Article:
Chelsea have accused referee Mark Clattenburg of directing inappropriate language towards two of their players during yesterday’s acrimonious 3-2 defeat against Manchester United, with one complaint understood to relate to a comment of an alleged racial nature.

A formal complaint has been made to the Premier League’s match delegate and will be forwarded to the Football Association, with the Professional Game Match Officials’ Board, the body which represents referees, now awaiting the reports from both Clattenburg and the match delegate.

A spokesman for the referees said last night: “PGMO is aware of the allegations and they are being treated with the utmost seriousness. Mark will co-operate fully and welcomes the opportunity for the facts to be established. No further comment will be made until this matter has been properly investigated.”

It is understood that Chelsea will allege that one player, believed to be John Obi Mikel, has complained that Clattenburg directed a comment of a racial nature at him during the game.

The complaint of the other Chelsea player is understood to allege inappropriate language but not of a racial nature. Mikel, who was booked for dissent during the game, is believed to have confronted Clattenburg in the referee’s room after the game. Chelsea announced that they had made their complaint around two hours after the final whistle.

“We have lodged a complaint to the Premier League match delegate with regards to inappropriate language used by the referee and directed at two of our players in two separate incidents in today’s match,” said a Chelsea statement. “The match delegate will pass the complaint to the Football Association . We will make no further comment at this time.”

All officials have microphones during the game which allow them to speak freely to one another, meaning that assistant referees Michael McDonough and Simon Long, and fourth official Michael Jones, should have been able to hear all conversations between Clattenburg and the players.

Allegations of racial abuse have marred English football for more than a year, with John Terry, the Chelsea captain, and Luis Suárez, the Liverpool striker, both having been banned by the FA over the past year. Terry was serving the second of his four-game ban yesterday.

Chelsea were also deeply unhappy with the refereeing performance yesterday of Clattenburg, with manager Roberto di Matteo accusing him of “ruining” the game after sending off two of his players and then allowing Manchester United a winning goal that was clearly offside. The main controversy surrounded Fernando Torres’s second booking, for a supposed dive, after there appeared to be slight contact with Jonny Evans, the Manchester United defender.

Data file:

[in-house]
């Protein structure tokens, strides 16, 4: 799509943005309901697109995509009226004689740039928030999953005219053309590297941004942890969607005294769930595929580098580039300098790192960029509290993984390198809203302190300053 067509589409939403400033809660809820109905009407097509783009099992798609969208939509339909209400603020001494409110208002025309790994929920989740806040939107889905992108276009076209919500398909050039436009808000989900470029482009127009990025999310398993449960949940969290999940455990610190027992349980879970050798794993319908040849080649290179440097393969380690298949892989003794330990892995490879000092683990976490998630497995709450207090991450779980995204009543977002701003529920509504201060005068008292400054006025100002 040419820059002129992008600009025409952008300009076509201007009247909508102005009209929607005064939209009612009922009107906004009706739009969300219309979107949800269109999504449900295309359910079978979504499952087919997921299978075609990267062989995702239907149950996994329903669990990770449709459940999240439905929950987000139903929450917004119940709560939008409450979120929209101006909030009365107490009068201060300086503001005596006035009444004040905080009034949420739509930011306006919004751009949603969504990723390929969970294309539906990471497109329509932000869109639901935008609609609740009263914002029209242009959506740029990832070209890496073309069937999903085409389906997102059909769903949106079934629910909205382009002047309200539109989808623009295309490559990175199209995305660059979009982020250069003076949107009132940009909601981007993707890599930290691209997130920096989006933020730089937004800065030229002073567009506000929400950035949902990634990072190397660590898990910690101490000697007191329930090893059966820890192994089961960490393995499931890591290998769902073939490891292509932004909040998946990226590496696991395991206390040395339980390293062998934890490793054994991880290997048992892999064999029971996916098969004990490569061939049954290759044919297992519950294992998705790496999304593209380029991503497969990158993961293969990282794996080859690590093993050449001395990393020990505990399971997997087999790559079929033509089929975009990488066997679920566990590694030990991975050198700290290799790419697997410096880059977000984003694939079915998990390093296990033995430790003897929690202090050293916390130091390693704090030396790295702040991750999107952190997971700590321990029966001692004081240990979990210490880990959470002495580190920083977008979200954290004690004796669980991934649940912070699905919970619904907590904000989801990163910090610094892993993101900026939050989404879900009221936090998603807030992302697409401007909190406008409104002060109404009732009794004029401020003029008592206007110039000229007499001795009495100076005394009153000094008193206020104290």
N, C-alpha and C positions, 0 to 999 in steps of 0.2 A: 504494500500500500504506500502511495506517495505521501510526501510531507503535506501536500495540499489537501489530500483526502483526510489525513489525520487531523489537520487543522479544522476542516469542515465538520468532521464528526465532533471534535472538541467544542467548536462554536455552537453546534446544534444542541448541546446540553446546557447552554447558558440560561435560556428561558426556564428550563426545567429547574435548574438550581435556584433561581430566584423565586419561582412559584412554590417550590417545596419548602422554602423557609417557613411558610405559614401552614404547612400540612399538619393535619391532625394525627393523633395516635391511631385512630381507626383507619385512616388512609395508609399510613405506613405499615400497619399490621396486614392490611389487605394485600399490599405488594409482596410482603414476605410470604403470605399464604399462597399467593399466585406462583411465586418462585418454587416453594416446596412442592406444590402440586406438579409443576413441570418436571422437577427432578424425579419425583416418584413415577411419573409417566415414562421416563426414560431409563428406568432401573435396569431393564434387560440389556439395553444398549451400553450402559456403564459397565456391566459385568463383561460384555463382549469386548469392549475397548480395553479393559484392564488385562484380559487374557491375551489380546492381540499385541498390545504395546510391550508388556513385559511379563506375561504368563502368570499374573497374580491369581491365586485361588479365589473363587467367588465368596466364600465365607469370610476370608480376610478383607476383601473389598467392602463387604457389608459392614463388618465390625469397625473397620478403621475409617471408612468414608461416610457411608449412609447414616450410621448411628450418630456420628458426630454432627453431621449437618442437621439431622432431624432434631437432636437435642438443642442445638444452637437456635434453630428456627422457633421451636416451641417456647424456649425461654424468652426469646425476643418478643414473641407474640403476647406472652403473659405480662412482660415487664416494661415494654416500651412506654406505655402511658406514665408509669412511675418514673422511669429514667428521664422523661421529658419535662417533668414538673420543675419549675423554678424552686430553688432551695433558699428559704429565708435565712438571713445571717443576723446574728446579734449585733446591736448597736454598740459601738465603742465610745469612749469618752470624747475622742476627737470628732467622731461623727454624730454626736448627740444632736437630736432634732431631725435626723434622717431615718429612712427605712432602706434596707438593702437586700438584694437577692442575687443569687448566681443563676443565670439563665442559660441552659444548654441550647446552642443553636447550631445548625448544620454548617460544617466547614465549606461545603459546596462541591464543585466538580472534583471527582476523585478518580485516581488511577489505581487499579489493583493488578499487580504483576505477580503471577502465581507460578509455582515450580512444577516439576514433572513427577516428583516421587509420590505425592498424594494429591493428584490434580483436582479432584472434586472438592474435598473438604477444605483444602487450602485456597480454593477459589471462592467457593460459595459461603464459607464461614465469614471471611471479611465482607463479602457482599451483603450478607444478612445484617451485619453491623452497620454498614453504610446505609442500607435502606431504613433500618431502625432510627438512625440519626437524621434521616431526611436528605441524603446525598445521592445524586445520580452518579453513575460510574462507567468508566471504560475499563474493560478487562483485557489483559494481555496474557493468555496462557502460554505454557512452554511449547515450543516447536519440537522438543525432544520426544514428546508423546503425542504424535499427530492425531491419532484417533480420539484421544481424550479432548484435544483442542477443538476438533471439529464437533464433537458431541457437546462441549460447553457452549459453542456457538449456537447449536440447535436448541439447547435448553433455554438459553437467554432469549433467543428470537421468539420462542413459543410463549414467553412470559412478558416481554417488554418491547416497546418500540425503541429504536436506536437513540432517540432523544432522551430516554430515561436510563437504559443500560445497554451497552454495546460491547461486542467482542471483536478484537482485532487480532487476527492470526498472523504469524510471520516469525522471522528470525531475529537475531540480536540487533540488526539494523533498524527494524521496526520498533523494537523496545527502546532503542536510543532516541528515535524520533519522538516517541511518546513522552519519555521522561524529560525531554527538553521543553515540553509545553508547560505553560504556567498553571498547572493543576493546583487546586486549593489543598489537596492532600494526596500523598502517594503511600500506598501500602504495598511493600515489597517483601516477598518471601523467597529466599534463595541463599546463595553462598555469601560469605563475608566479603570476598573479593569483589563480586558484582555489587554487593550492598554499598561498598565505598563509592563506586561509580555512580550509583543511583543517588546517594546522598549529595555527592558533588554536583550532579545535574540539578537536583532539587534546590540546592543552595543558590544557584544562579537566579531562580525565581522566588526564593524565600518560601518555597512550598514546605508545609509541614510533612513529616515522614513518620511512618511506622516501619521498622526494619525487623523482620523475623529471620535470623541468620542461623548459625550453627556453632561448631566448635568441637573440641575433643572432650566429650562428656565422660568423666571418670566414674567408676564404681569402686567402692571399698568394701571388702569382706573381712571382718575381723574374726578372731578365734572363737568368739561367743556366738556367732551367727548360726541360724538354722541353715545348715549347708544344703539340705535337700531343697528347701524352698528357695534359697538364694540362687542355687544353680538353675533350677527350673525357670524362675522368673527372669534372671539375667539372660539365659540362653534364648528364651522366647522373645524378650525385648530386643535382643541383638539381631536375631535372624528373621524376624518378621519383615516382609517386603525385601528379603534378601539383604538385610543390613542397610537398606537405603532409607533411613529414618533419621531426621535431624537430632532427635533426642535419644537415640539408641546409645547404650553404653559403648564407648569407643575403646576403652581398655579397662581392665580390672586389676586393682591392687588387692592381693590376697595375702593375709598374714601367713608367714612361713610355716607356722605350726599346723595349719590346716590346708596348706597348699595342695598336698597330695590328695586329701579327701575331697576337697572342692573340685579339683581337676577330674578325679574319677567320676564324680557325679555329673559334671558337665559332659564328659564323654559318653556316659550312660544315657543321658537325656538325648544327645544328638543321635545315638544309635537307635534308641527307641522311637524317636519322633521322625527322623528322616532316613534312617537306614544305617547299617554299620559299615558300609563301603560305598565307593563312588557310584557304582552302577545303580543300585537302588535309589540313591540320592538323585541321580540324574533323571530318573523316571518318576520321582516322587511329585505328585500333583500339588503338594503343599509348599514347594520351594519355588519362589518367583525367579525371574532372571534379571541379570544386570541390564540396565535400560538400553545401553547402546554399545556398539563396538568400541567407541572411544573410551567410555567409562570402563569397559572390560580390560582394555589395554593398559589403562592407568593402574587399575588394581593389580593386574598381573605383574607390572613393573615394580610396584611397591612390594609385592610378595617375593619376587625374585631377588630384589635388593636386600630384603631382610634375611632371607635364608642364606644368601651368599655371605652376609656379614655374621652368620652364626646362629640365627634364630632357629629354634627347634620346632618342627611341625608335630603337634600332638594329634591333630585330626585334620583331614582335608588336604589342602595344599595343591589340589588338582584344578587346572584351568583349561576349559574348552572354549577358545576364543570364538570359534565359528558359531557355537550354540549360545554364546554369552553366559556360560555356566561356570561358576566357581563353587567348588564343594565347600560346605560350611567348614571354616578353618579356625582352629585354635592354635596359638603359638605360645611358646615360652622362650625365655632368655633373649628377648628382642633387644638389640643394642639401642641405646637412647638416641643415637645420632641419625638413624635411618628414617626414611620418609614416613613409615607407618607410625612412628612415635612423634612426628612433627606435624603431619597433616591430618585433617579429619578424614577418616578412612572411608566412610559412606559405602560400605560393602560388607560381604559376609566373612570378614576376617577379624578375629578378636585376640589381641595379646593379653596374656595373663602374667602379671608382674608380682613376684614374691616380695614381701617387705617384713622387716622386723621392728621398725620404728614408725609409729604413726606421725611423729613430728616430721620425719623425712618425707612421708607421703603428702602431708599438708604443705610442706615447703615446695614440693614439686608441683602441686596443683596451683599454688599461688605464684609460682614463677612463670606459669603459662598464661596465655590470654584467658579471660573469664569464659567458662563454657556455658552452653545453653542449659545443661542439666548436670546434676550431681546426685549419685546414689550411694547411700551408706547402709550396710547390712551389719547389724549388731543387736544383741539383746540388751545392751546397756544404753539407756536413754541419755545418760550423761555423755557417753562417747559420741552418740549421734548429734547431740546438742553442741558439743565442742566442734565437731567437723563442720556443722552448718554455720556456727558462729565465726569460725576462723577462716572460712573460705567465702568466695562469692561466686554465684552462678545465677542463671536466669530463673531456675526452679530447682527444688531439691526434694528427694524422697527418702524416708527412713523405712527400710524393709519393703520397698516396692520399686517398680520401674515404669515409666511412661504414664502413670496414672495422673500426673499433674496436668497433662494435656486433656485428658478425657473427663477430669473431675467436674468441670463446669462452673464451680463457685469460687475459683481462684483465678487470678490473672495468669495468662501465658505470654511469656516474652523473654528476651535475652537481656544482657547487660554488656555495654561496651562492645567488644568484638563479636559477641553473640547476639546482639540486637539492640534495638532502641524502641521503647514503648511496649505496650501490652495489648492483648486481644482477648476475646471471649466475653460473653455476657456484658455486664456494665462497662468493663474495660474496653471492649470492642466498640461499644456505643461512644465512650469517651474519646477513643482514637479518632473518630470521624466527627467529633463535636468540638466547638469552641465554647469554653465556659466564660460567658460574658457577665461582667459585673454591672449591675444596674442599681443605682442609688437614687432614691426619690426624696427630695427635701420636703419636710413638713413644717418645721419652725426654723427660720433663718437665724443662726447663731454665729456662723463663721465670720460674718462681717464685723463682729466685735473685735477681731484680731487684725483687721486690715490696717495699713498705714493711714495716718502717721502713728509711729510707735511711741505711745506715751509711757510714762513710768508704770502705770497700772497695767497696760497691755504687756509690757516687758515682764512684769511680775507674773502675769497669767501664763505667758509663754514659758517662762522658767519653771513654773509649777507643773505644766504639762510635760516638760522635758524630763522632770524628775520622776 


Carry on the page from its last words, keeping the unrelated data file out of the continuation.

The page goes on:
“I think it’s quite obvious, in the eyes of everybody, that the second yellow for Fernando wasn’t one, it was foul for us, and he probably should have booked Evans,” said Di Matteo. “The decisive goal was an offside goal. It’s a shame the game has to be decided in that manner.

“Surely when he [Clattenburg] is going to watch the images he’s going to realise that he made big mistakes. Fernando put the ball between Evans’ legs and was through and was kicked on his shin and he went down.

“We are massively disappointed that these key decisions were wrong. It always seems to be in favour of the opposition. It was a good game of football with two good teams and the officials ruined it.”

Di Matteo, his assistant first-team coach Steve Holland and goalkeeping coach Christophe Lollichon, were embroiled in a furious touchline row with Sir Alex Ferguson, the Manchester United, over the Torres dismissal.

Ferguson clearly had little sympathy and later claimed that Torres had got what he deserved.

“Being a striker myself, when I went through on goal, I would never think about going down,” said Ferguson. “He could have gone on and he chose not to. I thought he went down. I think Jonny may have just caught him a little bit but you can either carry on running, which he could have done, but he chose to go down. He could have carried on and scored.

“I would never have missed that chance. But he did go down, that’s the issue, and he has already been booked so it’s his own fault. We have had some shocking decisions down here.”

Ferguson also claimed that Clattenburg had booked Antonio Valencia for diving because he had already cautioned Mikel and did not want to send off the Chelsea midfielder. “I thought that it got a bit nasty,” said Ferguson.

Chelsea also launched an investigation into reports that a steward was injured by objects that were thrown on to the pitch following United’s winning goal.

Chelsea fans in the Matthew Harding stand hurled abuse and appeared to throw objects at the Manchester United players as they celebrated Javier Hernandez’s winner.

The steward, who was later taken to hospital, fell to the floor at the same time that the fans responded to the celebrations and needed approximately 10 minutes’ treatment by paramedics at the side of the pitch.

”We are looking at reports of objects that may have been thrown or incidents around the steward taking a fall,” a Chelsea spokesman said after the match.

”We are investigating all the incidents around that time.

”My information so far is that he slipped and fell, may have hurt his knee, and was being treated by the side of the pitch.

”He’s been taken to hospital.”

Hernandez gestured towards the pocket of home supporters after scoring the winner for United 15 minutes from time.

His captain Patrice Evra then tried to calm him down knowing the Mexican’s celebration was likely to anger the Chelsea fans.

More stewards were seen coming to the aid of their injured colleague, who was clearly in pain, before a team of paramedics ran around the edge of the pitch to help him.

After the game Chelsea cordoned off the section of the stand where the fans vented their anger at the United players.